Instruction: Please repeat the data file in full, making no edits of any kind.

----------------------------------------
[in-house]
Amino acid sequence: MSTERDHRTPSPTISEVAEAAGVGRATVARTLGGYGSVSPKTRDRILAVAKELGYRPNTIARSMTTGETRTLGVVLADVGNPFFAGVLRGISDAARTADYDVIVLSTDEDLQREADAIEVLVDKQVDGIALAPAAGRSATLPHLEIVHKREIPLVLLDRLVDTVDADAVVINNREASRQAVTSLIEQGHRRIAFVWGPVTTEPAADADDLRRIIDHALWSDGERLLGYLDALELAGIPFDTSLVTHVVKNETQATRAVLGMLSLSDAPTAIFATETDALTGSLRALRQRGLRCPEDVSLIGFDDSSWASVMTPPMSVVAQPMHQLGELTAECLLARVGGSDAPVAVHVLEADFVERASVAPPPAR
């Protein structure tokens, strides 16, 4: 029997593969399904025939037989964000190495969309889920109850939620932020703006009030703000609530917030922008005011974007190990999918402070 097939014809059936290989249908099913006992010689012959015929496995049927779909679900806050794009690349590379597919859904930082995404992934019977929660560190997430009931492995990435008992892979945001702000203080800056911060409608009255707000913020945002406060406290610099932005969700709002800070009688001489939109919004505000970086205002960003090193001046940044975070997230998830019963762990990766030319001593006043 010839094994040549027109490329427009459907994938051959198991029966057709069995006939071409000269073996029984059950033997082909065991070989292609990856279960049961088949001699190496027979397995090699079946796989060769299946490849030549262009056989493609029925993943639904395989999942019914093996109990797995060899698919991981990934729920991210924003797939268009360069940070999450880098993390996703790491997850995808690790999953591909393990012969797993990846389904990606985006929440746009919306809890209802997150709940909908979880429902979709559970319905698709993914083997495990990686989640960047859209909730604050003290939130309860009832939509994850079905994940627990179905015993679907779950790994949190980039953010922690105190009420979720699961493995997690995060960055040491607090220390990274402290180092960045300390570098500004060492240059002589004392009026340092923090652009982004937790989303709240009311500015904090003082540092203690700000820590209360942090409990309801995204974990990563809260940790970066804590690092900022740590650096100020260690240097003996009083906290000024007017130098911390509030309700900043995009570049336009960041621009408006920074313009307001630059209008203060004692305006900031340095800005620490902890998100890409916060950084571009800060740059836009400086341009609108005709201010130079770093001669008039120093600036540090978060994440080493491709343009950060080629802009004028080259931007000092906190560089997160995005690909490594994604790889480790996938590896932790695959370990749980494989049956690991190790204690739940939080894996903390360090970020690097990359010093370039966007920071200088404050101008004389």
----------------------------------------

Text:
[in-house]
Amino acid sequence: MSTERDHRTPSPTISEVAEAAGVGRATVARTLGGYGSVSPKTRDRILAVAKELGYRPNTIARSMTTGETRTLGVVLADVGNPFFAGVLRGISDAARTADYDVIVLSTDEDLQREADAIEVLVDKQVDGIALAPAAGRSATLPHLEIVHKREIPLVLLDRLVDTVDADAVVINNREASRQAVTSLIEQGHRRIAFVWGPVTTEPAADADDLRRIIDHALWSDGERLLGYLDALELAGIPFDTSLVTHVVKNETQATRAVLGMLSLSDAPTAIFATETDALTGSLRALRQRGLRCPEDVSLIGFDDSSWASVMTPPMSVVAQPMHQLGELTAECLLARVGGSDAPVAVHVLEADFVERASVAPPPAR
């Protein structure tokens, strides 16, 4: 029997593969399904025939037989964000190495969309889920109850939620932020703006009030703000609530917030922008005011974007190990999918402070 097939014809059936290989249908099913006992010689012959015929496995049927779909679900806050794009690349590379597919859904930082995404992934019977929660560190997430009931492995990435008992892979945001702000203080800056911060409608009255707000913020945002406060406290610099932005969700709002800070009688001489939109919004505000970086205002960003090193001046940044975070997230998830019963762990990766030319001593006043 010839094994040549027109490329427009459907994938051959198991029966057709069995006939071409000269073996029984059950033997082909065991070989292609990856279960049961088949001699190496027979397995090699079946796989060769299946490849030549262009056989493609029925993943639904395989999942019914093996109990797995060899698919991981990934729920991210924003797939268009360069940070999450880098993390996703790491997850995808690790999953591909393990012969797993990846389904990606985006929440746009919306809890209802997150709940909908979880429902979709559970319905698709993914083997495990990686989640960047859209909730604050003290939130309860009832939509994850079905994940627990179905015993679907779950790994949190980039953010922690105190009420979720699961493995997690995060960055040491607090220390990274402290180092960045300390570098500004060492240059002589004392009026340092923090652009982004937790989303709240009311500015904090003082540092203690700000820590209360942090409990309801995204974990990563809260940790970066804590690092900022740590650096100020260690240097003996009083906290000024007017130098911390509030309700900043995009570049336009960041621009408006920074313009307001630059209008203060004692305006900031340095800005620490902890998100890409916060950084571009800060740059836009400086341009609108005709201010130079770093001669008039120093600036540090978060994440080493491709343009950060080629802009004028080259931007000092906190560089997160995005690909490594994604790889480790996938590896932790695959370990749980494989049956690991190790204690739940939080894996903390360090970020690097990359010093370039966007920071200088404050101008004389």